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Chinese Court Sentences Ringleaders of World's Largest Software Counterfeiting Syndicate


Microsoft hails concrete action taken by Chinese government to protect intellectual property rights: meting out what is believed to be the harshest penalties yet under China's tightened piracy laws.

The Futian People's Court in Shenzhen, China, handed down sentences to 11 ringleaders of what Microsoft called "the world's biggest phony-software syndicate." Ranging from one-and-a-half to six-and-a-half years, the sentences are believed to be the harshest for this type of crime in China's history. Based in the southern China province of Guangdong, members of the syndicate were arrested by Chinese authorities in July 2007, following an international investigation that involved China's Public Security Bureau (PSB), the FBI, Microsoft, and hundreds of Microsoft customers and partners who provided information that helped the investigation.

According to an article in newsday.com, while the technology and entertainment industries say that China still has a long way to go in intellectual property protection, such punishments could help the country greatly improve its image as one that does not crack down hard enough on copyright violators.

The 11 accused were part of a criminal syndicate responsible for manufacturing and distributing more than an estimated US2 billion worth of high-quality counterfeit Microsoft software. The counterfeit software, found in 36 countries and on five continents, contained fake versions of 19 of Microsoft's most popular products and was produced in at least 11 languages. According to an article by Jordan Robertson in The Seattle Times, the phony software was so sophisticated that it contained legitimate computer code written by Microsoft for its Windows XP, Vista, and Microsoft Office programs. To mimic security programs and fool users into believing that they had the genuine article, the criminals added their own coding as well.

Evidence provided by Microsoft customers through the Microsoft piracy reporting tool proved to be essential in tracking down this criminal syndicate. Tens of thousands of customers used Microsoft's anti-piracy technology Windows Genuine Advantage to identify the software they were using as fake. Automatically installed in users' machines, the program scans computers for pirated software and alerts people if it believes their products are not properly licensed. Additionally, counterfeits are detected through customs seizures, test purchases by Microsoft, and resellers who alert authorities to suspicious competitors. In this case, more than 100 Microsoft resellers played a key part in helping to trace the counterfeit software and provided physical evidence critical to building the case, such as e-mail messages, invoices and payment slips.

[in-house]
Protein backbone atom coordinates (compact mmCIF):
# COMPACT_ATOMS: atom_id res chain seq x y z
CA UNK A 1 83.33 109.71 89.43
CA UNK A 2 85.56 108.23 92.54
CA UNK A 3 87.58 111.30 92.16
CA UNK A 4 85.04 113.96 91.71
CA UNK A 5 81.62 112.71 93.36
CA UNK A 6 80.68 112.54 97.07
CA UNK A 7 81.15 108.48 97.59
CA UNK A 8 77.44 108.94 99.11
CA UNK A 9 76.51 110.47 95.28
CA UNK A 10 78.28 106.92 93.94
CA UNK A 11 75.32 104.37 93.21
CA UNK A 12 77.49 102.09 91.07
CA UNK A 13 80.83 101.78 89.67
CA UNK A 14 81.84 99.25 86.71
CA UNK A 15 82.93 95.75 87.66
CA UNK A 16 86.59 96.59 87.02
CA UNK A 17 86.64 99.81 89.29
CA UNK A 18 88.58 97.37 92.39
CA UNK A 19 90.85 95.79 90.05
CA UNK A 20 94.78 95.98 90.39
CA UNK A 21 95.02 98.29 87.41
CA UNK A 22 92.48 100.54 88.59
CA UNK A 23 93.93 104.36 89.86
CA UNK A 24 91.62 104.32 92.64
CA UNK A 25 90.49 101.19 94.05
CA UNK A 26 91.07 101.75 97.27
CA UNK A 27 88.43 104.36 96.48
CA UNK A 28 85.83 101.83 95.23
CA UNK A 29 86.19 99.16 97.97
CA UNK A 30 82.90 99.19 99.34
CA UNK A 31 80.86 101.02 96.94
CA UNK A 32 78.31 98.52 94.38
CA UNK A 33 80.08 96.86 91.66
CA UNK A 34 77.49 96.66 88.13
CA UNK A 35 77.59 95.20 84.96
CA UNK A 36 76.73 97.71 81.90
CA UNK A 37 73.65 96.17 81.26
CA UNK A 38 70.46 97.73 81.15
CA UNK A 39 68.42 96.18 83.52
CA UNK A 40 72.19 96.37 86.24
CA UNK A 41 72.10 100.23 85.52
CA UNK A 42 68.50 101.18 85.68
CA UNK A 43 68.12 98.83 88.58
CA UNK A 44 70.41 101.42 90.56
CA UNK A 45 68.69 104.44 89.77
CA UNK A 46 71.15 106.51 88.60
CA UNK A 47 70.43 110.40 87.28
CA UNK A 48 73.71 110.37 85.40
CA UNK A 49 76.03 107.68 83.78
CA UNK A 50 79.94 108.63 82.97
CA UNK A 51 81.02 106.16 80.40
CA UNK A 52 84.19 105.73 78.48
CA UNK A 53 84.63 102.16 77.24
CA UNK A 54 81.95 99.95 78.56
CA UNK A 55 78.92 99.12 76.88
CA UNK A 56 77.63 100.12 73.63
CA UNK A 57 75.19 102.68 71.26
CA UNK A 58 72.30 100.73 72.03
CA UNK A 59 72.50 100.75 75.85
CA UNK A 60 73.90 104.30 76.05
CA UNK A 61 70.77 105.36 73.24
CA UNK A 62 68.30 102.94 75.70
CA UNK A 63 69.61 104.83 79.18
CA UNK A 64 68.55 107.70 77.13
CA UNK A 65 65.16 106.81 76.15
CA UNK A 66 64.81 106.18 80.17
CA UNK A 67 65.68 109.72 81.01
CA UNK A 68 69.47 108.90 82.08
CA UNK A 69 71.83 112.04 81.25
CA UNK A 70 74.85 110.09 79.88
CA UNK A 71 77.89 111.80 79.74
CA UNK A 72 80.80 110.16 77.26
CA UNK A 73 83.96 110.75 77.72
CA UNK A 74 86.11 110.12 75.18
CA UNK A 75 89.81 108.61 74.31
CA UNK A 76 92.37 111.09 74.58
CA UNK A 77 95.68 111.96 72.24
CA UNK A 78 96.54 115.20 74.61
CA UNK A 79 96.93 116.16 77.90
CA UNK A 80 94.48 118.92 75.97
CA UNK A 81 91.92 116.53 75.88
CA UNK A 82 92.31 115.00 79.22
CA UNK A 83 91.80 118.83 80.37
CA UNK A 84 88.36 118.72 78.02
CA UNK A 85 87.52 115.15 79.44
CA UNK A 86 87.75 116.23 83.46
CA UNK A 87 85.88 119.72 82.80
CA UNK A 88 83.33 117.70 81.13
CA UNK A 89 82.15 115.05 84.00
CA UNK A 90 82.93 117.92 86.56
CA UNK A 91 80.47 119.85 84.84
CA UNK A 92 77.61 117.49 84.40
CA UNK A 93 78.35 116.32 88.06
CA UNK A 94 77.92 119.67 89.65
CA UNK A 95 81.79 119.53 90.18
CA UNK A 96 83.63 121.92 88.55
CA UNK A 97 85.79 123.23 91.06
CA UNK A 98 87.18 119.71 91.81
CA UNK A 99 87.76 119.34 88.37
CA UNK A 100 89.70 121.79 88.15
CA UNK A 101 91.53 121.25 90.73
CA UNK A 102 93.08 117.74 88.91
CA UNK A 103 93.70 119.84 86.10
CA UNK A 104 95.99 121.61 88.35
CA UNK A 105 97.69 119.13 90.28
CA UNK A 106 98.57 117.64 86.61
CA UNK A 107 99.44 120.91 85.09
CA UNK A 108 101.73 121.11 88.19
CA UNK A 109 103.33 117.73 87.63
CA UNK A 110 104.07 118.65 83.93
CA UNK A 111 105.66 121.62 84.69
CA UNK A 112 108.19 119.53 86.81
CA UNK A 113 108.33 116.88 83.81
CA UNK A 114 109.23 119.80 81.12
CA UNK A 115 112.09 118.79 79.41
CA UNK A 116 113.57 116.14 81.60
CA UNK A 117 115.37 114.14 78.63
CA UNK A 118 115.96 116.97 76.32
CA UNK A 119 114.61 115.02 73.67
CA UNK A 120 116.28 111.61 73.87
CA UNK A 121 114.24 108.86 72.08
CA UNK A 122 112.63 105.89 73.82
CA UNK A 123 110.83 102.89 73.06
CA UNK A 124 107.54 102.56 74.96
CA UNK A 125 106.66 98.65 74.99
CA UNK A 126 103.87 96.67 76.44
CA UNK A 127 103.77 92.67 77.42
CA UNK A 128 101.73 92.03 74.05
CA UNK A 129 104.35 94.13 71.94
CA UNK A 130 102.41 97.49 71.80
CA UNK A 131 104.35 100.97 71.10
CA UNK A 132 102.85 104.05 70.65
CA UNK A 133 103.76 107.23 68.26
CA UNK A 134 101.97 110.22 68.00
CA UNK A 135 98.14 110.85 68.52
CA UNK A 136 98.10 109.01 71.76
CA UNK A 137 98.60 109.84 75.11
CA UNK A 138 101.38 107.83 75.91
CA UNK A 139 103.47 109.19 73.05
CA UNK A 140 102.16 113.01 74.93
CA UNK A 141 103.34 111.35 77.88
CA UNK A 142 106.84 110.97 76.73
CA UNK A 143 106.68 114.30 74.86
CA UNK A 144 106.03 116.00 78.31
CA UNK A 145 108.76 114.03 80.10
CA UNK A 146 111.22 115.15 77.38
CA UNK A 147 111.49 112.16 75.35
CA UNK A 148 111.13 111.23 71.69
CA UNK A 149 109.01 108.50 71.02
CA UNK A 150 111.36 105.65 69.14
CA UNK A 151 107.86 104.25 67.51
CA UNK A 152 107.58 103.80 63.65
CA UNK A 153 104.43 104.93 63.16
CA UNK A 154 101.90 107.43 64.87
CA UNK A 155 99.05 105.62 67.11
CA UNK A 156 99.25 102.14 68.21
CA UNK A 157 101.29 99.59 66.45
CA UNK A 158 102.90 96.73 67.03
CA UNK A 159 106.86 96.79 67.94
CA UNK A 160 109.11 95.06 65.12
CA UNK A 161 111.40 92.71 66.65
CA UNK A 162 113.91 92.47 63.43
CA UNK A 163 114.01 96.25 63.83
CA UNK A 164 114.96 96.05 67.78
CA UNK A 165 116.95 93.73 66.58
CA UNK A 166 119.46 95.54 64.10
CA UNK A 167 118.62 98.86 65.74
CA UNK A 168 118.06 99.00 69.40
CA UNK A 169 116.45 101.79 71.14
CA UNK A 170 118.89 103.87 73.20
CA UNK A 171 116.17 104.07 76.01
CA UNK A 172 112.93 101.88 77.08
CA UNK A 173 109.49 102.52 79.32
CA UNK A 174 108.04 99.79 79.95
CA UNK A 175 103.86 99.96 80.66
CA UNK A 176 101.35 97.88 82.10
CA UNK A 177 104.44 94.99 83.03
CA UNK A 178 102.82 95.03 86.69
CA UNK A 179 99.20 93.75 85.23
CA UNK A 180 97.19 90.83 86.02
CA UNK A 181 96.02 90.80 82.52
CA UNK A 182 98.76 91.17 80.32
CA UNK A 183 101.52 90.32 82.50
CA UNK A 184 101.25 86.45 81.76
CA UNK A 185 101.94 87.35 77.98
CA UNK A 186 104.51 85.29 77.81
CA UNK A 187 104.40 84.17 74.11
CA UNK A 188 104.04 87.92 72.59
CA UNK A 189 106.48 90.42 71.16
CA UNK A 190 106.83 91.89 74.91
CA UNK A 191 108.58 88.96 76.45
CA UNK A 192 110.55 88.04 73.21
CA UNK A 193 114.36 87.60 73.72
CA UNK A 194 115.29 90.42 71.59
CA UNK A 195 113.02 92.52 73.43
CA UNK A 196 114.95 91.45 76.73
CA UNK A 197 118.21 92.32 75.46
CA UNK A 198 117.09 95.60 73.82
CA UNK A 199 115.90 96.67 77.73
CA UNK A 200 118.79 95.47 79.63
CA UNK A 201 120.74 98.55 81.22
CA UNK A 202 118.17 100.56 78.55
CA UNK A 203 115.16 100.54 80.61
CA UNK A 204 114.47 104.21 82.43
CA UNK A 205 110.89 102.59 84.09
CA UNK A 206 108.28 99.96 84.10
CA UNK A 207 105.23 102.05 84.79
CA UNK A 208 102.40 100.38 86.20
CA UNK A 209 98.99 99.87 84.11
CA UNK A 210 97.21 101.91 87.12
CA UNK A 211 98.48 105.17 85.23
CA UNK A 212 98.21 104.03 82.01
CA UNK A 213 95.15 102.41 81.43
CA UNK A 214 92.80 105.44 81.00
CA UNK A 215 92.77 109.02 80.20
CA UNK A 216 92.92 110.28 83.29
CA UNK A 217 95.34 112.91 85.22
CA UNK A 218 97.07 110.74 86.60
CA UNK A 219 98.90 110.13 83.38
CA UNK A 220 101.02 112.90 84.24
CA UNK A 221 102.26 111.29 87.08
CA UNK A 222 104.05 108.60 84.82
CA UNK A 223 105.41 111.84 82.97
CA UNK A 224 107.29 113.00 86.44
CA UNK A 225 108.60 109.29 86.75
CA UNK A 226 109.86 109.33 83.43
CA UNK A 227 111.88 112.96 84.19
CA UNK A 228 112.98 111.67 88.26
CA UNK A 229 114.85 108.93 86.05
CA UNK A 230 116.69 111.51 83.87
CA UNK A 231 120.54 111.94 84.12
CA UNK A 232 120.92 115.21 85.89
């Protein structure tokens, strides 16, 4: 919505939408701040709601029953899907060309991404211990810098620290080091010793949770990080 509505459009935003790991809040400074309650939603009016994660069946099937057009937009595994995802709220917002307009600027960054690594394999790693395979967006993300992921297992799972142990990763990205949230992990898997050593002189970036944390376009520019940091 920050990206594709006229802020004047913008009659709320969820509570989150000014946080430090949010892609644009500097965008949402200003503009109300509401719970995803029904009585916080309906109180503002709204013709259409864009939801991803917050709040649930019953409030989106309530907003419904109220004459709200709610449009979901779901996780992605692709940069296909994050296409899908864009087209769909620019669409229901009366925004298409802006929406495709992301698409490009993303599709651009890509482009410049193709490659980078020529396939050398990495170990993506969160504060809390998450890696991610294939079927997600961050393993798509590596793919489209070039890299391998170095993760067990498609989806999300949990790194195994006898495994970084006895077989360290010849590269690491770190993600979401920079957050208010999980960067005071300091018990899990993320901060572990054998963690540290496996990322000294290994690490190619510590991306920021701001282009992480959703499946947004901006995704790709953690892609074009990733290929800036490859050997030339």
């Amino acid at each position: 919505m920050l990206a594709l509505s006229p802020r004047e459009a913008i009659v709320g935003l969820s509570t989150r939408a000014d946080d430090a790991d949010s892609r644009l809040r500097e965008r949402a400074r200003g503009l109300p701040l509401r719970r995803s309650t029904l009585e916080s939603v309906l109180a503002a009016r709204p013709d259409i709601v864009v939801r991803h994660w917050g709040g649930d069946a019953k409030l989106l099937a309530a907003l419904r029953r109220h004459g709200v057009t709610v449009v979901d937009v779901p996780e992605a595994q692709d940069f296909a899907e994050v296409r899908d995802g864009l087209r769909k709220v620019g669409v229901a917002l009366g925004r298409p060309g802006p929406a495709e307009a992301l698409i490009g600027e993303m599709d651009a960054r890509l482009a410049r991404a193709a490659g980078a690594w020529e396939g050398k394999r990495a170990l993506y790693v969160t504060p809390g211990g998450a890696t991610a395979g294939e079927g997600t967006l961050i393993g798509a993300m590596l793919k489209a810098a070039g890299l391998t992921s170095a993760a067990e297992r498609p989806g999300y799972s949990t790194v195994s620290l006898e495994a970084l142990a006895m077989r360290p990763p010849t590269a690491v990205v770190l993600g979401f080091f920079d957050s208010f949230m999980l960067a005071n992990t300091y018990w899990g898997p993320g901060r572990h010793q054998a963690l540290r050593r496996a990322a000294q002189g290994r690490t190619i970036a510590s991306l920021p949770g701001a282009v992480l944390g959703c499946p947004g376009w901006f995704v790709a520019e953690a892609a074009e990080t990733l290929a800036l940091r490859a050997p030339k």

According to David Finn, associate general counsel for Worldwide Anti-Piracy and Anti-Counterfeiting at Microsoft, "Microsoft greatly appreciates the work of China's PSB and the FBI in taking strong enforcement action against this global software counterfeiting syndicateUnfortunately, software counterfeiting is a global, illegal business without borders. Criminals may be on the other side of the globebut they prey upon customers and partners all over the world. This case is a testament to the importance of Microsoft's commitment to close collaboration with government bodies and local law enforcement agencies around the world to bring these criminals to justice, wherever they may be."

For his part, Fengming Liu, vice president of Microsoft Greater China Region, said: "Enforcement of intellectual property rights is critical to fostering an environment of innovation and fair competitionOver the years, Microsoft has been working closely with the Chinese government to promote intellectual property rights. Thanks to the actions of the Chinese government, we have seen a significant improvement in the environment for intellectual property rights in China we will continue to work with the relevant authorities in China to ensure that counterfeit software does not undermine the development of China's knowledge economy."

Christophe Zimmermann, the coordinator of the fight against counterfeiting and piracy at the World Customs Organization, concluded, "The actionby the court in China sends a very clear message to counterfeiters that governments around the world are serious about stopping this form of criminality and are willing to step forward to protect their citizens from the harm caused by counterfeit goods."

While research results* indicate that 82 percent (more than double the worldwide piracy rate of 38 percent) of the software used in China in 2007 was not legitimately purchased, serious (even harsh) sentences and other punitive measures are bound to make cracks in the counterfeiters' armor.

*Commissioned by the Business Software Alliance

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